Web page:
What, pray tell, is House Speaker Paul Ryan thinking? He is working like a beaver to bail out Puerto Rico's banana republic fiscal situation and manipulating the bailout on behalf of a handful of corrupt, Romney-donor hedge funds. These funds opportunistically bought worthless, subordinated Puerto Rican bonds and are counting on Ryan to change the rules so that their bonds will be senior. If successful, Ryan's move will net them a fortune. This behavior is chipping away at the country's economic stewardship.
The U.S.' economic reputation took a massive and deserved hit by the 2008/9 banking crisis, recession and grotesque pig trough that followed. It exposed corruption in our system. President Obama made it worse with Dodd-Frank, his massive budgets and green energy handouts; the GOP Congress has been incompetent in resisting it. As a result, voter backlash boiled over this year to produce GOP candidate Donald Trump. Yet, Ryan's coda to the anger-fueled primary is to blaze a trail back to deals hatched in Washington, D.C.'s smoke-filled rooms.
Changing fundamental rules of investing midway through the game is risky. Those rules have already been priced by the market. Doing it so that a political donor can make a buck is dodgy. This behavior scares honest investors. The U.S. is a safe harbor for capital because, in theory, the rules of the game are set, and the economy is a level playing field. It is far more profitable to compete in an open, transparent marketplace than to navigate a web of corruption.
By contrast, Russian President Vladimir Putin presides over one of the most corrupt regimes in history. Last year more than $500mn left Russia while $35bn arrived in the U.S. That kind of economic dynamism is what made us the most powerful nation on earth. Our rules-based economy underwrites our strength and political freedoms.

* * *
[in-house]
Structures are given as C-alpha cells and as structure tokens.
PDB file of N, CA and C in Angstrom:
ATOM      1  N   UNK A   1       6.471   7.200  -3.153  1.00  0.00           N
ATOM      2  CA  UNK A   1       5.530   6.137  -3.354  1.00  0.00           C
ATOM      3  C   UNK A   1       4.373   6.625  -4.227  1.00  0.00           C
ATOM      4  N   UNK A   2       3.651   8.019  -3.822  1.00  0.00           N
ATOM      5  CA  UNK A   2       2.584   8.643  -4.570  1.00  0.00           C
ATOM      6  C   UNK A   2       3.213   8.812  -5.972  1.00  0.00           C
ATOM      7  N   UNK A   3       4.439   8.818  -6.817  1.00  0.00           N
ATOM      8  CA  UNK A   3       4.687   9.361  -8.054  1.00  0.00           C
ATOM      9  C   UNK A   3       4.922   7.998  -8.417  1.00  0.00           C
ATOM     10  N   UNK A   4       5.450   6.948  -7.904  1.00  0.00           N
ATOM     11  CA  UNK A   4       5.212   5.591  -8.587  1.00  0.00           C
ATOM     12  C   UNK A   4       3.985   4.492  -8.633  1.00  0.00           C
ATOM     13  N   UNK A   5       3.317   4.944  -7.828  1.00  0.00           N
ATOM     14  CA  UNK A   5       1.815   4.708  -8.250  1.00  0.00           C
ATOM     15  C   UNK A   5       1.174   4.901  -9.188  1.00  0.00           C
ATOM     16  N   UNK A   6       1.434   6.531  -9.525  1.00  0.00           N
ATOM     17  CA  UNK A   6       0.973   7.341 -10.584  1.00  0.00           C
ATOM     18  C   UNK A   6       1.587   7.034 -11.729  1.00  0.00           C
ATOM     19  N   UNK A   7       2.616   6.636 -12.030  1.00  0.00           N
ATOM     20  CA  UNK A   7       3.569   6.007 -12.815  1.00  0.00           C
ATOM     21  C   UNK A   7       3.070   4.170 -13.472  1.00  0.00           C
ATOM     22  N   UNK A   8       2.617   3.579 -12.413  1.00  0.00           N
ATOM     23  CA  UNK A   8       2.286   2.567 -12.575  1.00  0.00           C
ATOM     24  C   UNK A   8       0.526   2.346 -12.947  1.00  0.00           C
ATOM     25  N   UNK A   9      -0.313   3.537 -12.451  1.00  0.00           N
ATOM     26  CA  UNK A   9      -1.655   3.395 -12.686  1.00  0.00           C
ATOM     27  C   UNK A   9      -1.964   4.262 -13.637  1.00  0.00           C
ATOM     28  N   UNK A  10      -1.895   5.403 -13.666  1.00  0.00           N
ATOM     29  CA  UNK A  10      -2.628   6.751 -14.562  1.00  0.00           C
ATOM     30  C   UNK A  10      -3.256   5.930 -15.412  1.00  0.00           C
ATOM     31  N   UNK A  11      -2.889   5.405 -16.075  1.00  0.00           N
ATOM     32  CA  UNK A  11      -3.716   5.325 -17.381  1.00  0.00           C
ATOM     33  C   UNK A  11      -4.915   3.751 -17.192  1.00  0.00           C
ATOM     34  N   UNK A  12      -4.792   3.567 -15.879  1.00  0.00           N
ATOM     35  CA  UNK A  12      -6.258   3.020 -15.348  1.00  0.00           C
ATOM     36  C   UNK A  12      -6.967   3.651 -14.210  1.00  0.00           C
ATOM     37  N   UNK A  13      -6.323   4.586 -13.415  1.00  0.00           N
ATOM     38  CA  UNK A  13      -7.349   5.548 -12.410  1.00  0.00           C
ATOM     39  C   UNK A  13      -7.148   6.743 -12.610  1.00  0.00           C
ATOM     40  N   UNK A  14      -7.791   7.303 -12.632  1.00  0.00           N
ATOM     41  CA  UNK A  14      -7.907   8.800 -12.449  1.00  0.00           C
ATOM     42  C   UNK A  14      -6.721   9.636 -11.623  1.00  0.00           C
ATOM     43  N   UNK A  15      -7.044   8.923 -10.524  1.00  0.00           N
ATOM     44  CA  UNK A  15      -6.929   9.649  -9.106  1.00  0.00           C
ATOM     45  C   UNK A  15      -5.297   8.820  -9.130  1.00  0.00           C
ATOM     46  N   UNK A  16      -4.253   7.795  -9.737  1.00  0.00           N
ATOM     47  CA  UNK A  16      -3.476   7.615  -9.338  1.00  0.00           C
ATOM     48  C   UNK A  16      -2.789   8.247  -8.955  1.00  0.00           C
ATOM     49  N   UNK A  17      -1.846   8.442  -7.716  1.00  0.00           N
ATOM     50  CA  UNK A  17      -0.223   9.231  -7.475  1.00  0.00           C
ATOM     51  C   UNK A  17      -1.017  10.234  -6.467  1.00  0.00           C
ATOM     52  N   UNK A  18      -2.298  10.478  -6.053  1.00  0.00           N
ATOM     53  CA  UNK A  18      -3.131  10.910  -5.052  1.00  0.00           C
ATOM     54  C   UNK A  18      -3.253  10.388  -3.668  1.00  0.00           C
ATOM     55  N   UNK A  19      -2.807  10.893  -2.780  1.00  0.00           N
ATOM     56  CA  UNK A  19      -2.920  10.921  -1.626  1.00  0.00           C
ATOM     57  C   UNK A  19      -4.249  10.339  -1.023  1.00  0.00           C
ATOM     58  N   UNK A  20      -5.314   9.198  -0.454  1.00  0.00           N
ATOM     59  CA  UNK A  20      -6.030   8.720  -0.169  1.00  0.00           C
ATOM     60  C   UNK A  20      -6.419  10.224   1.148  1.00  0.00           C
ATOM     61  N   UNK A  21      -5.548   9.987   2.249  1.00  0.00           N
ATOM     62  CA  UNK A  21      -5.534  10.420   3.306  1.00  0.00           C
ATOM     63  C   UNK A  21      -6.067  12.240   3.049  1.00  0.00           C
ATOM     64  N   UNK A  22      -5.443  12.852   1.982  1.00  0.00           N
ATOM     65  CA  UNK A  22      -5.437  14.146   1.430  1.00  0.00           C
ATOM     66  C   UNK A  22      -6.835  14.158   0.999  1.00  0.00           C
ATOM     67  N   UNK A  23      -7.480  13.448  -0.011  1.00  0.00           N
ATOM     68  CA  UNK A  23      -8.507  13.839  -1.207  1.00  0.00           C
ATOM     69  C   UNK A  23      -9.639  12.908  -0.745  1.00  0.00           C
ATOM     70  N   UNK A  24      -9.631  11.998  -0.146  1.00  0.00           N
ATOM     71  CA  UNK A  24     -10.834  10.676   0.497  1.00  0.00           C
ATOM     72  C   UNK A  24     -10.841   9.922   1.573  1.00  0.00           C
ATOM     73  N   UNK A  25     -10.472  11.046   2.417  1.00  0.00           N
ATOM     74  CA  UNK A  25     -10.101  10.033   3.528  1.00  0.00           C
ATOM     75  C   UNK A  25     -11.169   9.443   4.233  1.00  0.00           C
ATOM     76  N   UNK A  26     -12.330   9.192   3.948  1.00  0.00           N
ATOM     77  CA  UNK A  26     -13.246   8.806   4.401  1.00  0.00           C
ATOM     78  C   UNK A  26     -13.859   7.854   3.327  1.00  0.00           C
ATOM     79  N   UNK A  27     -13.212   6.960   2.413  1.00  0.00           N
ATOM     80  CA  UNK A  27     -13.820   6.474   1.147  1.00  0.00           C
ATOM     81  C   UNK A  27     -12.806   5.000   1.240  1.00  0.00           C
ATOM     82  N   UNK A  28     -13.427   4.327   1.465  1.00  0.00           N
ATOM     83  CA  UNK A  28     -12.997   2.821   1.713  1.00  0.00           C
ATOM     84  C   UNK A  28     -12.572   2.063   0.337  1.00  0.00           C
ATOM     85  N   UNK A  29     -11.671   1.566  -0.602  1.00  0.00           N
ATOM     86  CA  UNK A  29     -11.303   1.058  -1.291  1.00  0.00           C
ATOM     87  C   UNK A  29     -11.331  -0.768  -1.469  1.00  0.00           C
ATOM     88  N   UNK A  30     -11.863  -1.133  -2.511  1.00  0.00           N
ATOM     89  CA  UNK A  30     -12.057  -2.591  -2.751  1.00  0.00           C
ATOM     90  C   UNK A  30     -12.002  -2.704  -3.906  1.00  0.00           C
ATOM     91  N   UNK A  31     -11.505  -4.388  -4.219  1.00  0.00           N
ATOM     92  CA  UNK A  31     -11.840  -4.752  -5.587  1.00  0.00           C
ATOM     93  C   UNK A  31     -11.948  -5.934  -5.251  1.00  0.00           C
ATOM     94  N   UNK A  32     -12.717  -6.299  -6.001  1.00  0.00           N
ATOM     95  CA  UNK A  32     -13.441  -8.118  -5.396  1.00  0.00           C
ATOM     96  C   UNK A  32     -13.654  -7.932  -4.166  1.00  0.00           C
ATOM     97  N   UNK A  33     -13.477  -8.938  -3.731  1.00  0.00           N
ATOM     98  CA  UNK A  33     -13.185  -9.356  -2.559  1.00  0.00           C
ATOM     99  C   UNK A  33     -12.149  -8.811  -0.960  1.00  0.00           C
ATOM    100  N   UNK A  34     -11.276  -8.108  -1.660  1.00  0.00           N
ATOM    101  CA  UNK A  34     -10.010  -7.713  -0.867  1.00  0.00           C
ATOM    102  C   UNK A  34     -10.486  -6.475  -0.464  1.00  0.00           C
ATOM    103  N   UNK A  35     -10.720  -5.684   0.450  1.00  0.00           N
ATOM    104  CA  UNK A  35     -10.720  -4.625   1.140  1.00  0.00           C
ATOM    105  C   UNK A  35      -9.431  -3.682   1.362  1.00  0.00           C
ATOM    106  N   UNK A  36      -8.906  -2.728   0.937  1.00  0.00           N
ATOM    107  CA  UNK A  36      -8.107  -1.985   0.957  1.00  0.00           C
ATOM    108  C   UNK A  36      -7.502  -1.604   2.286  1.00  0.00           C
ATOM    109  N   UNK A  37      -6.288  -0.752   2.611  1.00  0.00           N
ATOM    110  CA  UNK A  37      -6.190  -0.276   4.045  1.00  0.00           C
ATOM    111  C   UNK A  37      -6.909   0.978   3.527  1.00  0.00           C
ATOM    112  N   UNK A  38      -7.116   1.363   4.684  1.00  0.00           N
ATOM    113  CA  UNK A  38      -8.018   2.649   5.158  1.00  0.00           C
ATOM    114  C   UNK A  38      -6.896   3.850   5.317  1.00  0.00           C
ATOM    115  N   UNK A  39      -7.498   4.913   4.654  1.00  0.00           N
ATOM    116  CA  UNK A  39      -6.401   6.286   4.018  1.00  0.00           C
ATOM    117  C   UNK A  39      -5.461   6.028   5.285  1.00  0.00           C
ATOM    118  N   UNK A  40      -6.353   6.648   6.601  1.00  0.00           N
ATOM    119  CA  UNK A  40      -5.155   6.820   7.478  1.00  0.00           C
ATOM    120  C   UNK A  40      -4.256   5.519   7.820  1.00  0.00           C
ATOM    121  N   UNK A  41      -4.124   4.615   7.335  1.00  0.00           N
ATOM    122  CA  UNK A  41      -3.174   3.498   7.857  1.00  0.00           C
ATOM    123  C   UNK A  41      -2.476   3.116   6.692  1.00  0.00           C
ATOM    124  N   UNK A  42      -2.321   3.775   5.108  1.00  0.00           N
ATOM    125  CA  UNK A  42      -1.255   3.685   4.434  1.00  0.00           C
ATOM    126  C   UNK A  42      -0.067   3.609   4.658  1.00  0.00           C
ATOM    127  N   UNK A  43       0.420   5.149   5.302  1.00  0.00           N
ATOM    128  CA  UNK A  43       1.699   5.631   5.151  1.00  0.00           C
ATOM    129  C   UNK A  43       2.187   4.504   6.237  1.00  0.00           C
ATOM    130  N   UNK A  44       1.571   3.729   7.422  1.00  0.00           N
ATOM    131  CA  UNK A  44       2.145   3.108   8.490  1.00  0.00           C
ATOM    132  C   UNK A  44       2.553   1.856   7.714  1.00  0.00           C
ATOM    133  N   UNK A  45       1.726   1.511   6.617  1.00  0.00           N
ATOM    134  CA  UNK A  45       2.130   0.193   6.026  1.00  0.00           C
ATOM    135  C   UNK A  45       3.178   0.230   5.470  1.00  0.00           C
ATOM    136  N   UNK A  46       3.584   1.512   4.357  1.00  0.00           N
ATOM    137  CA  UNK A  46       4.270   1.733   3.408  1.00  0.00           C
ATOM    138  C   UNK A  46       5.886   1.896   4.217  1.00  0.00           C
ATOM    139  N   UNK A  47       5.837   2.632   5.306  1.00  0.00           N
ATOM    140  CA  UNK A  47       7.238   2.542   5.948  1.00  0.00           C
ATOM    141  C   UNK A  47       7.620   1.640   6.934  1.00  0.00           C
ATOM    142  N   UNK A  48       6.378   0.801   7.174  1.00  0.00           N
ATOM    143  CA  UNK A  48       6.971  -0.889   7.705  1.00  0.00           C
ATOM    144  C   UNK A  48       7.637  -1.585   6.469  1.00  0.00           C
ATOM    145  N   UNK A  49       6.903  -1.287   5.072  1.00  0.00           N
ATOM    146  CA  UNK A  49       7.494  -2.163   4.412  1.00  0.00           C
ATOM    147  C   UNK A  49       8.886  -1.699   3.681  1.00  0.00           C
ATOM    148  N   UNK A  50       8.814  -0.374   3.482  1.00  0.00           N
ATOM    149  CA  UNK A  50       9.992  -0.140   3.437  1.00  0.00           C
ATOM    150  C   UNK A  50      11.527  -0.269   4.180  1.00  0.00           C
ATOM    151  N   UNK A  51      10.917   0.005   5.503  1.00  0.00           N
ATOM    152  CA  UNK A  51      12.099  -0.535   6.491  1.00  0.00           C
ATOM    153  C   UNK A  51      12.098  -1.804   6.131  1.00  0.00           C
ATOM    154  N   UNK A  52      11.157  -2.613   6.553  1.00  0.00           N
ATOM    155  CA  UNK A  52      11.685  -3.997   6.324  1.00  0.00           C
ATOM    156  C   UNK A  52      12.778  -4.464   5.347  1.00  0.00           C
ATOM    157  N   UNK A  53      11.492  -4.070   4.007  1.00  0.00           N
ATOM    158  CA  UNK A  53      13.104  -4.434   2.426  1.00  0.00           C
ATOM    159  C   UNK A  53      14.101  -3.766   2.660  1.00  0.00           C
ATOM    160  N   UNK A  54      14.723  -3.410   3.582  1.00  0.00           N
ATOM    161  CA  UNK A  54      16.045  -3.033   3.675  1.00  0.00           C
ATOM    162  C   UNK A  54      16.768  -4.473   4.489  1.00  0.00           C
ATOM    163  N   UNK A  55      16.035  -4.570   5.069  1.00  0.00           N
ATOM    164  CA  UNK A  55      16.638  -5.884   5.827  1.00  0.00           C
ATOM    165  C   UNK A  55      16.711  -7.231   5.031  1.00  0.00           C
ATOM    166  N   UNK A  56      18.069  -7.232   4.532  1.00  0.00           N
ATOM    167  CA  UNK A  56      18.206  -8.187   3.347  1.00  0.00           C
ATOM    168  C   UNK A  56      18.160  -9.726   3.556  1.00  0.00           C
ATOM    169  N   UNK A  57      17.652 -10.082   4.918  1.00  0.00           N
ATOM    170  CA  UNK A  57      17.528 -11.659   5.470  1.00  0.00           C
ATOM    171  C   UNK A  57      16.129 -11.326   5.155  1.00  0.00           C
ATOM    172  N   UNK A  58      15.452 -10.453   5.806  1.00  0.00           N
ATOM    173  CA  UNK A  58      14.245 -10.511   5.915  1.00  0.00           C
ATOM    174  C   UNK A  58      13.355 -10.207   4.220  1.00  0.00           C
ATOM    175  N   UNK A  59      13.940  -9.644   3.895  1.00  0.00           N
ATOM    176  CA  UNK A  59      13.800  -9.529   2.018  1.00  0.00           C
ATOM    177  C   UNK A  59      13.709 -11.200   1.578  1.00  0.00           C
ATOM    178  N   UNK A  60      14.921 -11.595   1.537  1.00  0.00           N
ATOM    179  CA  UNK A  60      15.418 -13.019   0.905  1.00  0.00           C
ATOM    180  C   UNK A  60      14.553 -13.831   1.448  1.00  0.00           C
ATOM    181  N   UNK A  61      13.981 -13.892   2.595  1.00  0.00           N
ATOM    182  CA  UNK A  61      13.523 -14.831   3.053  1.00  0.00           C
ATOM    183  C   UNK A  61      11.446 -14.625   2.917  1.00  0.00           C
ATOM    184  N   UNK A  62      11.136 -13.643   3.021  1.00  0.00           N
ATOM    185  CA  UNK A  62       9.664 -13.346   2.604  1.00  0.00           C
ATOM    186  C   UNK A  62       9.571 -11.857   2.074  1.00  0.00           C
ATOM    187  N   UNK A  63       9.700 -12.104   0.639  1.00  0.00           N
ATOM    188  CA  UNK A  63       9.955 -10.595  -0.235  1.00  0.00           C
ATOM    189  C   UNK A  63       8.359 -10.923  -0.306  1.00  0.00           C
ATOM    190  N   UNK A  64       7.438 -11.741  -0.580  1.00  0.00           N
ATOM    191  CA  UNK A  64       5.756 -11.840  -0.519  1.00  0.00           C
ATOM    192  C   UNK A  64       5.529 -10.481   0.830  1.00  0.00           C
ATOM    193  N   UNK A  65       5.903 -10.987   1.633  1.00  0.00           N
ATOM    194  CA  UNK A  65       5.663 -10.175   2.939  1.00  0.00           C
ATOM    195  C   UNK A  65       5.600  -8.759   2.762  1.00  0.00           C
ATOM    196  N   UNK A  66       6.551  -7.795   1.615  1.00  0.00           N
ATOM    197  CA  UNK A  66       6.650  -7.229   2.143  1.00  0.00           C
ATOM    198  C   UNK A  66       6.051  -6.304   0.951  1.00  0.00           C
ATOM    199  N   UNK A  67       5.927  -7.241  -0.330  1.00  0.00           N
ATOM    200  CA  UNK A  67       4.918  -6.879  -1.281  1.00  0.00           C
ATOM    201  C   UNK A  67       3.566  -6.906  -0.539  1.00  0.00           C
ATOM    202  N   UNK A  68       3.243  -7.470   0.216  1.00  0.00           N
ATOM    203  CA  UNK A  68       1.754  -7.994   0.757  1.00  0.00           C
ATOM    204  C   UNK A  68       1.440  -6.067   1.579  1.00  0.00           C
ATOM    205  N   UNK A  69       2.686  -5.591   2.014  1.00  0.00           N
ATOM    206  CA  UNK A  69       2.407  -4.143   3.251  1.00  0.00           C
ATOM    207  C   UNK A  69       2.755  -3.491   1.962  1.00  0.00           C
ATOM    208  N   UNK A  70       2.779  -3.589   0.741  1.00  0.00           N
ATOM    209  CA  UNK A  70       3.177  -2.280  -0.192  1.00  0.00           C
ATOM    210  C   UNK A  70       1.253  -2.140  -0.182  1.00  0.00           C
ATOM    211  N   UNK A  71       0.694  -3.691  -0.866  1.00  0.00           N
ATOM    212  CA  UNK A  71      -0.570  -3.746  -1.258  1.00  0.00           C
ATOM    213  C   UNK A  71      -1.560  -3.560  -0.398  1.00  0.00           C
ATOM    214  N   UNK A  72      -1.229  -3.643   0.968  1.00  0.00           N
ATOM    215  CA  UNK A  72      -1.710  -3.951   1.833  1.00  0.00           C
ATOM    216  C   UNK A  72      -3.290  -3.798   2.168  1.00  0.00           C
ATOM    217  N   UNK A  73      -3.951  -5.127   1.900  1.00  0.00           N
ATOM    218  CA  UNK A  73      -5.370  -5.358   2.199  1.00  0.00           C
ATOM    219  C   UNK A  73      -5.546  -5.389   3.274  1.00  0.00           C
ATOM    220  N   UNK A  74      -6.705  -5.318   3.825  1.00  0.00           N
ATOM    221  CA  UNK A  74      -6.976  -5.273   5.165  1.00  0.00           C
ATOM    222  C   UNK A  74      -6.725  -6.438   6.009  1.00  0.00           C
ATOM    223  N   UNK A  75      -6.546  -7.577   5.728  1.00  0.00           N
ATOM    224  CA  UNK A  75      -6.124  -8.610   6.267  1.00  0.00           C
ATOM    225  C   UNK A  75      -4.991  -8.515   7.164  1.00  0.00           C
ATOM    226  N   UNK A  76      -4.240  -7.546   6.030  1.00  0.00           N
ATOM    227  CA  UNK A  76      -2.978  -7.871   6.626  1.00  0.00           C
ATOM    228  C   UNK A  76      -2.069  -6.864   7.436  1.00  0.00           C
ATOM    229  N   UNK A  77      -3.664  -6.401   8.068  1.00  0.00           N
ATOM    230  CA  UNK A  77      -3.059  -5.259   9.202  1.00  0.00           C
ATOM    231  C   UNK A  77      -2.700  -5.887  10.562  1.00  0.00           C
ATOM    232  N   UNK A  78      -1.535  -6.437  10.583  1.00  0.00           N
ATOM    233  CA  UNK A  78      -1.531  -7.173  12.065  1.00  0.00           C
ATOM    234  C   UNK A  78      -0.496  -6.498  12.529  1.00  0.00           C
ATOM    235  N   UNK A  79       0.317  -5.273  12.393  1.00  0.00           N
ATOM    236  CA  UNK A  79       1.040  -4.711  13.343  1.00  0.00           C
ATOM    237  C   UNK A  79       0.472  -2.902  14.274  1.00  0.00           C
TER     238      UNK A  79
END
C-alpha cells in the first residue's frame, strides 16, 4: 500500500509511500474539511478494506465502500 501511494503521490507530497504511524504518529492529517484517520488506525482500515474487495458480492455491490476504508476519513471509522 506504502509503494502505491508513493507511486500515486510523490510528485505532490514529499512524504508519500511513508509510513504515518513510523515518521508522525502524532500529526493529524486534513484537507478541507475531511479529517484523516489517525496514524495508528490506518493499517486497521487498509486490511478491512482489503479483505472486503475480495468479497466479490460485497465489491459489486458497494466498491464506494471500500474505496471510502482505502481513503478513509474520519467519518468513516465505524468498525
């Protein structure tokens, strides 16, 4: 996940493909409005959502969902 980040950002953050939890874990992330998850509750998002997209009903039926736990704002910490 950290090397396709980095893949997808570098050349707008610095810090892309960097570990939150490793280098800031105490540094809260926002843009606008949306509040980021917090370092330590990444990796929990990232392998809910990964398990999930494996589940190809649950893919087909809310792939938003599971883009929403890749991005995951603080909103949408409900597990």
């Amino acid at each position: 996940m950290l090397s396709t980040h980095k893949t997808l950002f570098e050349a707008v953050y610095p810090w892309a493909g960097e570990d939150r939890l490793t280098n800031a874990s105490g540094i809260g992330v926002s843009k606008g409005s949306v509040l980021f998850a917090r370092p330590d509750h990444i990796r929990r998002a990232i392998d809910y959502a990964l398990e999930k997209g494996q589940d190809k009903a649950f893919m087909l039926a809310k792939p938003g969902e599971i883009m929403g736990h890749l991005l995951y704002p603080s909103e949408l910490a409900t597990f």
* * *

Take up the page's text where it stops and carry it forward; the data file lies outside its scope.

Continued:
When we diminish the value proposition of our level playing field, we tarnish some of our shine. Our word carries less weight abroad. Allies look past our moral suasion and crawl into bed with corrupt Chinese officials or Iranian mullahs. A liberal, rules-based free market is the glue that holds the West together and brings dictators to heel. It is no accident that Mikhail Gorbachev chose as the bunkmate for his economic liberalization (perestroika), political openness (glasnost). It is no accident that Adam Smith published Wealth of Nations in 1776. It turns out political freedoms need the oxygen that free markets supply.
I cannot figure out for the life of me why Ryan is doing this, especially since he is already suspect of crony capitalism for bringing back the Export-Import Bank. Giving Puerto Rico the ability to restructure previously non-negotiable debts is a terrible idea. Who knows what will happen as a result of Ryan's chicanery? I doubt instant calamity, but this chips away at whatever facade of a level economic playing field that we have left.
In Wealth of Nations Smith says, "...man has almost constant occasion for the help of his brethren, and it is in vain for him to expect it from their benevolence only. He will be more likely to prevail if he can interest their self-love in his favour." Indeed. Many of the Trump fans rationalize their fanboy behavior with the notion that Speaker Ryan would keep a President Trump honest. Unless Ryan changes course we will be completely unmoored. We will be entering the next presidential cycle with a House speaker doing favors for hedge fund buddies and two of the most corrupt presidential candidates in history. This is not the scenario Smith had in mind, but, on the other hand, Putin is thrilled.